Groundbreaking Clinical Trial to Study Overweight Individuals with Persistent Atrial Fibrillation

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A groundbreaking clinical trial at the University of Miami Miller School of Medicine could lead to better outcomes for patients with persistent atrial fibrillation, a dangerous irregular heartbeat. The new study will examine whether taking the drug Liraglutide to reduce fatty epicardial adipose tissue around the heart muscle improves the effectiveness of ablation, a procedure that destroys the abnormal heart tissues that trigger the arrhythmia.

Jeffrey J. Goldberger, M.D., M.B.A., reviews an echocardiogram study with a patient.

“Our goal is to find more effective treatments for atrial fibrillation (AFib), a serious condition that can lead to strokes or other significant problems,” said Jeffrey J. Goldberger, M.D., M.B.A., chief of the Cardiovascular Division. He and Gianluca Iacobellis, M.D., Ph.D., professor of clinical medicine in the Division of Endocrinology, are leading the clinical trial, which is funded by a $2 million grant from the National Heart, Lung, and Blood Institute of the National Institutes of Health.

Patients with persistent AFib who are overweight (with a body mass index of 27 or more) may be eligible to participate in the new study, according to Dr. Goldberger.

“We plan to enroll 60 patients with persistent atrial fibrillation who have elected to undergo catheter ablation,” he said. “Half of the participants will receive the diabetes drug Liraglutide, prior to undergoing ablation, and the results will be measured a year later.”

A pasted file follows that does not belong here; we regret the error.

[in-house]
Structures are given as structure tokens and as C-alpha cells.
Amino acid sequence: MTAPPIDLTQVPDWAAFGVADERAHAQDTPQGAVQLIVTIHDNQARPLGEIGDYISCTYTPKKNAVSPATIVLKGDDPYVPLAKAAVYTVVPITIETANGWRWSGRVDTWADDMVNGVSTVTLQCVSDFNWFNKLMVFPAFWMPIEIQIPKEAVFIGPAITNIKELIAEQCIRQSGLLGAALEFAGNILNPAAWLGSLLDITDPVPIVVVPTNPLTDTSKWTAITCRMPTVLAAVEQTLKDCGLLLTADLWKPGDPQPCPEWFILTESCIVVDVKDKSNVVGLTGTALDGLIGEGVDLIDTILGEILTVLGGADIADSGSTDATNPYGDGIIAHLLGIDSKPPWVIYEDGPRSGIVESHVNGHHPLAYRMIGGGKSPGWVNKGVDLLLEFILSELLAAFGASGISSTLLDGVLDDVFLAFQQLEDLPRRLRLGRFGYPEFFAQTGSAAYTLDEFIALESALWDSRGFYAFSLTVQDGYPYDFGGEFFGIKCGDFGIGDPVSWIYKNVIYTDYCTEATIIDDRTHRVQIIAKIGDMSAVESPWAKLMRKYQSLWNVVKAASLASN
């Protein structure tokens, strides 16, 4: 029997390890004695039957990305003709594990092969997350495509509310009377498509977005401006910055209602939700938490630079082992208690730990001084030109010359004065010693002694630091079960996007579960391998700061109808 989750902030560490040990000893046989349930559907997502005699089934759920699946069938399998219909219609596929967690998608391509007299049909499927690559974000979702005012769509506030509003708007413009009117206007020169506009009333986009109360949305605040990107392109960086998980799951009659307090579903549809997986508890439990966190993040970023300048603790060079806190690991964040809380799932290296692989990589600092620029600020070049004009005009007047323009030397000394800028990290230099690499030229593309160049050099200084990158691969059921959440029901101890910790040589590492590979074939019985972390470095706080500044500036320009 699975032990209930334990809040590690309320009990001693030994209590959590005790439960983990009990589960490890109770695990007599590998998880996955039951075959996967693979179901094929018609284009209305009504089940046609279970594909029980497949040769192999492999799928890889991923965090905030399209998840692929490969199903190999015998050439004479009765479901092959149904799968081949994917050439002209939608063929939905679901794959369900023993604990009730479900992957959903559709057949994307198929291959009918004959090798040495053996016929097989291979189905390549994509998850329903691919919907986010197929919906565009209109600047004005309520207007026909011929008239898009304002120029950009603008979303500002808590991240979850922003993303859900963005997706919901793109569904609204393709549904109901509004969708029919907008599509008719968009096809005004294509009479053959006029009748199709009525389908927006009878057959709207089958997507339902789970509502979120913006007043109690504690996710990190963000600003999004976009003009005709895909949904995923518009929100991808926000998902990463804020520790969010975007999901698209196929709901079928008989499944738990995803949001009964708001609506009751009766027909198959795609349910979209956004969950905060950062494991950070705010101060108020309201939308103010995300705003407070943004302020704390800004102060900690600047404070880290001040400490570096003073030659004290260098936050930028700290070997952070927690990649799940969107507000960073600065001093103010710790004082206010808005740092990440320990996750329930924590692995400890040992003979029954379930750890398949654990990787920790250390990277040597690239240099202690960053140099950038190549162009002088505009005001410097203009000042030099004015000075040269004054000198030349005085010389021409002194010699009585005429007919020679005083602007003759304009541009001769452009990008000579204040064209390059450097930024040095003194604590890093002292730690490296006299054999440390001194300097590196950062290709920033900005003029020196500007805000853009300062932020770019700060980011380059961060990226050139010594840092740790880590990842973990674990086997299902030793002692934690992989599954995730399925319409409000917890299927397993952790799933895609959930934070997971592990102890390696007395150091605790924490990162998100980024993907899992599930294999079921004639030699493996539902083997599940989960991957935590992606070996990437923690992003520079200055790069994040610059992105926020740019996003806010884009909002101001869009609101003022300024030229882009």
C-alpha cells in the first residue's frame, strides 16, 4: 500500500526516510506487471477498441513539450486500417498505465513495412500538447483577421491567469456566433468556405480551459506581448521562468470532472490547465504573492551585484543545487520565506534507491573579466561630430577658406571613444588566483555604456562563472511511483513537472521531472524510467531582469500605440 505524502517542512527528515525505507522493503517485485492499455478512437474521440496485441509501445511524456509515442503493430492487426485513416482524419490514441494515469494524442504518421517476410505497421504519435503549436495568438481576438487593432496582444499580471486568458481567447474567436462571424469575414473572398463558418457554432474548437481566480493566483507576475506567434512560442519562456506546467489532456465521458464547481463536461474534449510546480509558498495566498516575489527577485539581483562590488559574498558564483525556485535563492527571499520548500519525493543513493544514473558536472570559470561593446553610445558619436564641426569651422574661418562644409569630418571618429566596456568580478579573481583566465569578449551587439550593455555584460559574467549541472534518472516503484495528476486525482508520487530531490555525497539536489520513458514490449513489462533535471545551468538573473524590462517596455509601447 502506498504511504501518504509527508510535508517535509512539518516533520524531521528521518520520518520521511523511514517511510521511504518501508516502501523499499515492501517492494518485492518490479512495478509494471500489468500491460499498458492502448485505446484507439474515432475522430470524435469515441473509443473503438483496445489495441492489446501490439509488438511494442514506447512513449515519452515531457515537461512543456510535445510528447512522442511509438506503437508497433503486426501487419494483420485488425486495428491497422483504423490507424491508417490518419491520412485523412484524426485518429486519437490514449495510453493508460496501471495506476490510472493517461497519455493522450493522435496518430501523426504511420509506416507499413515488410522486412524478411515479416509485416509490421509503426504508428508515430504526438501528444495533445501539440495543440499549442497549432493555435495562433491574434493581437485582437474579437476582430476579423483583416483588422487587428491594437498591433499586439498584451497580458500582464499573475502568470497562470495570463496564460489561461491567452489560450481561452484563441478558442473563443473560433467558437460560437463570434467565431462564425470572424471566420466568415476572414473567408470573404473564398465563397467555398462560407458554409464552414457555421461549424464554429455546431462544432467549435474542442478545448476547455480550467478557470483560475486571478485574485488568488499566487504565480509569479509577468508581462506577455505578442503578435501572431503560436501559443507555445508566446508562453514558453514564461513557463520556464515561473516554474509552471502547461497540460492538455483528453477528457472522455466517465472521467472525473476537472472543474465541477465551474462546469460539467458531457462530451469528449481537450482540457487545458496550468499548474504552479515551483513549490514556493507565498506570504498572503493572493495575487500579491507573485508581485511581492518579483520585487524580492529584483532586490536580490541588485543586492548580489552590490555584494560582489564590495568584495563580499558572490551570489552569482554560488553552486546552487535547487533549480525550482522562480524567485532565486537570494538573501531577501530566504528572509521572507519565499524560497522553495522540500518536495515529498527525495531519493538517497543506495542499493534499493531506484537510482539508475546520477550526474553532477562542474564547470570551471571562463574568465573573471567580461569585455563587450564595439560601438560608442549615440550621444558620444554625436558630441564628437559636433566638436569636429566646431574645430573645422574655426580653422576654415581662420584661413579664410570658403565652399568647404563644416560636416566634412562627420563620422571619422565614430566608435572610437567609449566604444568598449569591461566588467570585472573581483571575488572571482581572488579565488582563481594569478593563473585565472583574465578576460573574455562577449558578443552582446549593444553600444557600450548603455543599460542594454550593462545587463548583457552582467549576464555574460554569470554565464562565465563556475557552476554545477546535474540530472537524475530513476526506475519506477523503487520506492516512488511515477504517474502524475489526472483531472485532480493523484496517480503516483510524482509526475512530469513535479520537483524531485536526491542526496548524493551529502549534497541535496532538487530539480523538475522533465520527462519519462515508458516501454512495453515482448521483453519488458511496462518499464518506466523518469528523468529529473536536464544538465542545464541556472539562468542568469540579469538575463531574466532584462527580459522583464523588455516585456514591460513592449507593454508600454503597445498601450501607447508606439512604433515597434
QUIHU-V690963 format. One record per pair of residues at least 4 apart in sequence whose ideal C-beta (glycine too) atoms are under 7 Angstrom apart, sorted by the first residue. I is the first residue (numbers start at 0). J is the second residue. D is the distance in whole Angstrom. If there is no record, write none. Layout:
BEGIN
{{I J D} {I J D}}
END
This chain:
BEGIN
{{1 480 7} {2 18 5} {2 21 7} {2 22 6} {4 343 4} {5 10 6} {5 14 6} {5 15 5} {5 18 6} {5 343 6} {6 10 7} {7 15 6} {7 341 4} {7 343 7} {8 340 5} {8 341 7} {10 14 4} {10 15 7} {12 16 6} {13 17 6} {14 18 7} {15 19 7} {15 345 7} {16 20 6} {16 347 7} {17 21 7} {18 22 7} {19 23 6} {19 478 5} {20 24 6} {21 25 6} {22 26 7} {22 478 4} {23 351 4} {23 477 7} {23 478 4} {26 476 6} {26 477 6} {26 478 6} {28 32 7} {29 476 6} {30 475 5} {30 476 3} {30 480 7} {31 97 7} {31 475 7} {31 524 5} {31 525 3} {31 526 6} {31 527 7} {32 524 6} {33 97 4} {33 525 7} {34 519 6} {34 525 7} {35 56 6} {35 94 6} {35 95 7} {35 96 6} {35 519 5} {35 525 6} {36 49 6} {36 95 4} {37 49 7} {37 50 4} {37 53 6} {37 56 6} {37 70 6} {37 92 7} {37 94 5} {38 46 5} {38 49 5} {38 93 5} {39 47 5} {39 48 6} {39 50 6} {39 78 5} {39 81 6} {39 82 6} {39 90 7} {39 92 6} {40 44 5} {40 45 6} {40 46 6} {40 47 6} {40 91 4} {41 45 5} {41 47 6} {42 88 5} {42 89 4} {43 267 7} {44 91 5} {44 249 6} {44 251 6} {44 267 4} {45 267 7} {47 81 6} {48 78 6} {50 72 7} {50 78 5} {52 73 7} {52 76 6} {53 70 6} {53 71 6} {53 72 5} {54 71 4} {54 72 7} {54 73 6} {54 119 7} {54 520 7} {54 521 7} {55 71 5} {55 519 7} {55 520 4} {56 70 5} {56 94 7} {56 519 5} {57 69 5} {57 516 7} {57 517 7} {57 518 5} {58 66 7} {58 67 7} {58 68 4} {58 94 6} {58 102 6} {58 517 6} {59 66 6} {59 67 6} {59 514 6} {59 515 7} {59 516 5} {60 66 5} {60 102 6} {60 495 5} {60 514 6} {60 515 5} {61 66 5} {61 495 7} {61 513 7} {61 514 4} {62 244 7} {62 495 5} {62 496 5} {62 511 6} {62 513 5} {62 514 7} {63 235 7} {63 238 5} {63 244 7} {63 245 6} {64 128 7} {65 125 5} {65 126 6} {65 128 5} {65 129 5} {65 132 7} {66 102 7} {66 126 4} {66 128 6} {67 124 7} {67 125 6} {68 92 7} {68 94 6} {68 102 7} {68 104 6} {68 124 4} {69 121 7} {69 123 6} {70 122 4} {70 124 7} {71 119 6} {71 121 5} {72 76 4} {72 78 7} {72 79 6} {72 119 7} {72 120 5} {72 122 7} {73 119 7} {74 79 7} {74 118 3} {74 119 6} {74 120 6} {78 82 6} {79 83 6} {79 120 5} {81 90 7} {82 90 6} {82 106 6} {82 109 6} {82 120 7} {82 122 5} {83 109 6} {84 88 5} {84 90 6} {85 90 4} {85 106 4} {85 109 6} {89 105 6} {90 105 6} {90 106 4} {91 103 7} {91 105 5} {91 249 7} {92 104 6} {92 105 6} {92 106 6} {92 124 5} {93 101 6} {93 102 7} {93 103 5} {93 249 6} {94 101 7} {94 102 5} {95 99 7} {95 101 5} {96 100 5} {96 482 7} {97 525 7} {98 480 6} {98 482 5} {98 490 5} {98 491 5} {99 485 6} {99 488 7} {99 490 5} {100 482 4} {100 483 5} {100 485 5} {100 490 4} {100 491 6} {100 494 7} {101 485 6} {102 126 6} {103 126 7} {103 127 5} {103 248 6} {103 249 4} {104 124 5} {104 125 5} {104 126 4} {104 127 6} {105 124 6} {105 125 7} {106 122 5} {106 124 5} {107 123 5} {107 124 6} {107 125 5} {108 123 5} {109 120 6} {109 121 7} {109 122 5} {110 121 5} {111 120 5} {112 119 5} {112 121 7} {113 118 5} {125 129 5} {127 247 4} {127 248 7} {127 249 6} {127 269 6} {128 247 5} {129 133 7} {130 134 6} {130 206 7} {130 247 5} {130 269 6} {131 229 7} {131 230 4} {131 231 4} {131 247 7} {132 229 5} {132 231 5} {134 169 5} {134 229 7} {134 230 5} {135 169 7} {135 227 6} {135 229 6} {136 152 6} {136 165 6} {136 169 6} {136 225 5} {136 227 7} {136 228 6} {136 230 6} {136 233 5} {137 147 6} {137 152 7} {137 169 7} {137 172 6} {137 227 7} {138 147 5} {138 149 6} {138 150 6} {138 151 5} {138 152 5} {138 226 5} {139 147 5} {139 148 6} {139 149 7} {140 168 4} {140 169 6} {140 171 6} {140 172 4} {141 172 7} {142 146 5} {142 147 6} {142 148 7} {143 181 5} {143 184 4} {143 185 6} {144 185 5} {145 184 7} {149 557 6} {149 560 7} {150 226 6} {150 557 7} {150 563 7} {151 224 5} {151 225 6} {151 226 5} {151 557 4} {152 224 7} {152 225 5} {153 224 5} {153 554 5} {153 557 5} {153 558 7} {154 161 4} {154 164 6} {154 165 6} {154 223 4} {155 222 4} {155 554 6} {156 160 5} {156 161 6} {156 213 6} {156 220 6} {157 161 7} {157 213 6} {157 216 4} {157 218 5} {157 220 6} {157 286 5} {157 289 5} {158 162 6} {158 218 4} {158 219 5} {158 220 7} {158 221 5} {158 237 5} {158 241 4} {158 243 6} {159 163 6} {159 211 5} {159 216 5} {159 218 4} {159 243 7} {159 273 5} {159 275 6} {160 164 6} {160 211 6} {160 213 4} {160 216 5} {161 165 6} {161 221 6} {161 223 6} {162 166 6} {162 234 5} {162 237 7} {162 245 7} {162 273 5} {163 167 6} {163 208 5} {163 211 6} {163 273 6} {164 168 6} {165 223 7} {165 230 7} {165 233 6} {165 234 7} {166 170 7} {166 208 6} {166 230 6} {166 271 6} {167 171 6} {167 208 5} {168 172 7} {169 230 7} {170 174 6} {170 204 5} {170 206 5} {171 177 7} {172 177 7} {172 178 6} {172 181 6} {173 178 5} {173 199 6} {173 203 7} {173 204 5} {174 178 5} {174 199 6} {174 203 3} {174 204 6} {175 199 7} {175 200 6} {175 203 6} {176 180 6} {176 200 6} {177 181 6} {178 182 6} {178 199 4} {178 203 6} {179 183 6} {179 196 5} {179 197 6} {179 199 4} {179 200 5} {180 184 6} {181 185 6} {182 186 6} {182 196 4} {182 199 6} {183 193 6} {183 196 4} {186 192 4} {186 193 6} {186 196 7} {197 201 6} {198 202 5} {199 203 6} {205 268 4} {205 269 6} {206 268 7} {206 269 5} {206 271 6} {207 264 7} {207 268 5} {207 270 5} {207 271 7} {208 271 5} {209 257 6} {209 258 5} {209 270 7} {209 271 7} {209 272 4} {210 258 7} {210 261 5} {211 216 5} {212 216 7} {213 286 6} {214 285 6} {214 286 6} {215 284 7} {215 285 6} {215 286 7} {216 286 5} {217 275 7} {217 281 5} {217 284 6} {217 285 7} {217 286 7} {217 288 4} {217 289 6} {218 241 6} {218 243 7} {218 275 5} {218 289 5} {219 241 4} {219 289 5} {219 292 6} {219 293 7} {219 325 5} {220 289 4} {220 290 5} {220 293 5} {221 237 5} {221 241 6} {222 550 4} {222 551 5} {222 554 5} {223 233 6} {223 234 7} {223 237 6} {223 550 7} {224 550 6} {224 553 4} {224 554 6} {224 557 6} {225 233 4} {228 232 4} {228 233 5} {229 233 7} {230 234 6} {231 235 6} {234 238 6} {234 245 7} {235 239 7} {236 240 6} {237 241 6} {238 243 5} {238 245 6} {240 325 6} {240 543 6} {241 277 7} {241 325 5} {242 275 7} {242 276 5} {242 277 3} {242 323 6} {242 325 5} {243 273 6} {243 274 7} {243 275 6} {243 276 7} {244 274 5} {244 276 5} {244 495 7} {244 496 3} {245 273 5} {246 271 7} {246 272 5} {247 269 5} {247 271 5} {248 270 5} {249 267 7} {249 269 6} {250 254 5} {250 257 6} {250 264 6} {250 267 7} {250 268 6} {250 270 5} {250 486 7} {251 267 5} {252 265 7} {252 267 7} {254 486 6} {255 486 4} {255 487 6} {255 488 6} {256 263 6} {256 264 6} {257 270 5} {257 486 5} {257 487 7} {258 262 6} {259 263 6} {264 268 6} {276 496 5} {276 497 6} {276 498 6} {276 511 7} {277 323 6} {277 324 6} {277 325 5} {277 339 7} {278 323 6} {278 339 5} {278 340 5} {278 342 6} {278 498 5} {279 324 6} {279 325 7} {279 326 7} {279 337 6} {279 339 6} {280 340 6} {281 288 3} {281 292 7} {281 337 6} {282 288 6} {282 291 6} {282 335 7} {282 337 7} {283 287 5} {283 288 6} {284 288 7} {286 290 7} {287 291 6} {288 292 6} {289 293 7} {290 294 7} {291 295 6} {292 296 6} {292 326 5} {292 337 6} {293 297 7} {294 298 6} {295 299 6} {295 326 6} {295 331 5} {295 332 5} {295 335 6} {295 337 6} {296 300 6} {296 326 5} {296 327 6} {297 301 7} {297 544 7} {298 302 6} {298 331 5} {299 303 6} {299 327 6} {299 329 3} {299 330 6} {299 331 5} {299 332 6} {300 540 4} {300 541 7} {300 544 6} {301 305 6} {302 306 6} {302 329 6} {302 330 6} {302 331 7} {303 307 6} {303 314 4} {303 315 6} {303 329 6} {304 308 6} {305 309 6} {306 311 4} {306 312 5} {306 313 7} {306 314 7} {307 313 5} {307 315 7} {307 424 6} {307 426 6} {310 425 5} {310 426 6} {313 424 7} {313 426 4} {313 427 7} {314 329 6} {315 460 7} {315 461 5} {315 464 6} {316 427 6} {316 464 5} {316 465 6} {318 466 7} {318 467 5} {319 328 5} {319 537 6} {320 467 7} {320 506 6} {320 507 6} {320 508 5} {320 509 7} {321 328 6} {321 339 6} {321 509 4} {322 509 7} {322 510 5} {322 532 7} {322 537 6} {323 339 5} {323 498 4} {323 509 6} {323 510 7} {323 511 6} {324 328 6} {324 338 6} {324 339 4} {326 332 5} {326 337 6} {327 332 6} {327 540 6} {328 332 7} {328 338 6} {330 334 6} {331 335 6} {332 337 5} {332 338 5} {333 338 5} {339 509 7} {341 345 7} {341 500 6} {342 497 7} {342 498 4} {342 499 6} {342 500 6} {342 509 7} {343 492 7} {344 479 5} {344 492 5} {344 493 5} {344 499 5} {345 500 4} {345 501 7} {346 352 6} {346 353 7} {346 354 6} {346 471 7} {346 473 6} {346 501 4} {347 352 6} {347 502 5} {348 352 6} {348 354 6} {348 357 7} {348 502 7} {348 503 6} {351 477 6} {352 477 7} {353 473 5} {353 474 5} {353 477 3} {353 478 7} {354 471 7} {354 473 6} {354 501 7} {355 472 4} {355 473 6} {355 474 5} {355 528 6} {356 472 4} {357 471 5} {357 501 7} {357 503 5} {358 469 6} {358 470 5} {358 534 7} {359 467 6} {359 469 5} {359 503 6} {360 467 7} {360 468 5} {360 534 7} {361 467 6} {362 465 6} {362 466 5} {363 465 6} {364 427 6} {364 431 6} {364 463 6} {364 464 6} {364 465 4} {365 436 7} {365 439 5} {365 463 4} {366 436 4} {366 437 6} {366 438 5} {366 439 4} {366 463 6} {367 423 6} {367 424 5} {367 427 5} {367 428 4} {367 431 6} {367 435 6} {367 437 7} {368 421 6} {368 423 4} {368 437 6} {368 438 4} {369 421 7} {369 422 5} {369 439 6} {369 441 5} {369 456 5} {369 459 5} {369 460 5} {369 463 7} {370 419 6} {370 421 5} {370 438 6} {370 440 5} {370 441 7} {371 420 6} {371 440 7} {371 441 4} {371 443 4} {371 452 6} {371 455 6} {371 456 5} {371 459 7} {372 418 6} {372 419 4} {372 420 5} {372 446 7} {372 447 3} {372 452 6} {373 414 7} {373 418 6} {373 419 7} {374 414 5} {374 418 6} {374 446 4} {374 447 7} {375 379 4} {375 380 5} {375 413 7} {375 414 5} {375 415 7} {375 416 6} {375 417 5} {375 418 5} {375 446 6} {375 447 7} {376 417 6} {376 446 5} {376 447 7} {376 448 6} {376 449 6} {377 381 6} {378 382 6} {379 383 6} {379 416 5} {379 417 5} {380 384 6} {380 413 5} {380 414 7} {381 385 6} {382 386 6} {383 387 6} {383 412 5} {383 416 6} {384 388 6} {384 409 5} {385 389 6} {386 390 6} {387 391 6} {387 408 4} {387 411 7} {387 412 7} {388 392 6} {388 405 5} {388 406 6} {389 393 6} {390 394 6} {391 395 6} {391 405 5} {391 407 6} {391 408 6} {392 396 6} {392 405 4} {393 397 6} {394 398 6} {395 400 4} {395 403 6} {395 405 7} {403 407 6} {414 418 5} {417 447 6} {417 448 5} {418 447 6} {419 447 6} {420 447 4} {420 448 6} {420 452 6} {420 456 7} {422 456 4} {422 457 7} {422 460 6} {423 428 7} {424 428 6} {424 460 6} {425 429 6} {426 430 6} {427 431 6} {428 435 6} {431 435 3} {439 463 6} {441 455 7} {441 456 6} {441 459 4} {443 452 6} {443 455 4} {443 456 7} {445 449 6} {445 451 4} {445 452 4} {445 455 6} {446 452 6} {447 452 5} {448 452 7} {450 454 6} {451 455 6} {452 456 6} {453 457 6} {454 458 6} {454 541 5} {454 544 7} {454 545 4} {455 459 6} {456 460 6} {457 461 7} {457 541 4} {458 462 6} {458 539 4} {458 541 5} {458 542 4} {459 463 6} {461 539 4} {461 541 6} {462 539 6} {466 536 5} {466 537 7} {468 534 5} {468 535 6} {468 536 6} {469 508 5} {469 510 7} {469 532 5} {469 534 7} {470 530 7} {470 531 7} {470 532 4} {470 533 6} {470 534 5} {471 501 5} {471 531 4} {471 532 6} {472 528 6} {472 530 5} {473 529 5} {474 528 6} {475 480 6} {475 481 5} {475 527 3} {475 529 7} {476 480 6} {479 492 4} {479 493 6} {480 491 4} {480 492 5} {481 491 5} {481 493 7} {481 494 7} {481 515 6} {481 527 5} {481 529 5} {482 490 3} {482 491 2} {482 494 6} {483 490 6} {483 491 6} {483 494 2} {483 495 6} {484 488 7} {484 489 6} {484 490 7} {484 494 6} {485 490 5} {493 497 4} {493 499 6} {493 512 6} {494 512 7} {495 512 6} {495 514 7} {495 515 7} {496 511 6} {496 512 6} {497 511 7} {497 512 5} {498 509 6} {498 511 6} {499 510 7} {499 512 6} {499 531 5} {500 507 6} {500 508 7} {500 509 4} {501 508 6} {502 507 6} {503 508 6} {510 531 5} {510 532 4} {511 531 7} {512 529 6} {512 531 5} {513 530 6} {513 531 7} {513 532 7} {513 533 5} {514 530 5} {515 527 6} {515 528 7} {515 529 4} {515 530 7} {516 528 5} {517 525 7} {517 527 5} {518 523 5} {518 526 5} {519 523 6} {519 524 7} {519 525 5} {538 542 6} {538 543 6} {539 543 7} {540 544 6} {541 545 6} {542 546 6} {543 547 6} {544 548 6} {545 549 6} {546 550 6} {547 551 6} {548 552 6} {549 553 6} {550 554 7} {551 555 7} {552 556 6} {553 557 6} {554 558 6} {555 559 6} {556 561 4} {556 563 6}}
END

Liraglutide has been shown to dramatically reduce epicardial fat, which can release enzymes or other substances that promote inflammation or the thickening of the cardiac wall.

“This clinical study of Liraglutide in combination with catheter ablation for AFib will provide foundational data that will be critical for the further testing and validation of this novel approach, one that could potentially substantially improve outcomes for patients with AFib,” Dr. Goldberger said.

Atrial fibrillation is the most common arrhythmia, affecting more than 2 million people in the U.S. with projections that 8 to 12 million people will be affected by 2050. With AFib, the heart’s two upper chambers (atria) contract very fast and irregularly. This causes blood to pool in the heart, where it may form a clot that travels to the brain, causing a stroke.

For patients with dangerous irregular heartbeats, the Center for Atrial Fibrillation at UHealth – the University of Miami Health System and the Miller School offers a full array of diagnostic tools and treatments, including rhythm control medications, blood thinners and ablation. For information about the clinical trial, call 305-243-3845.

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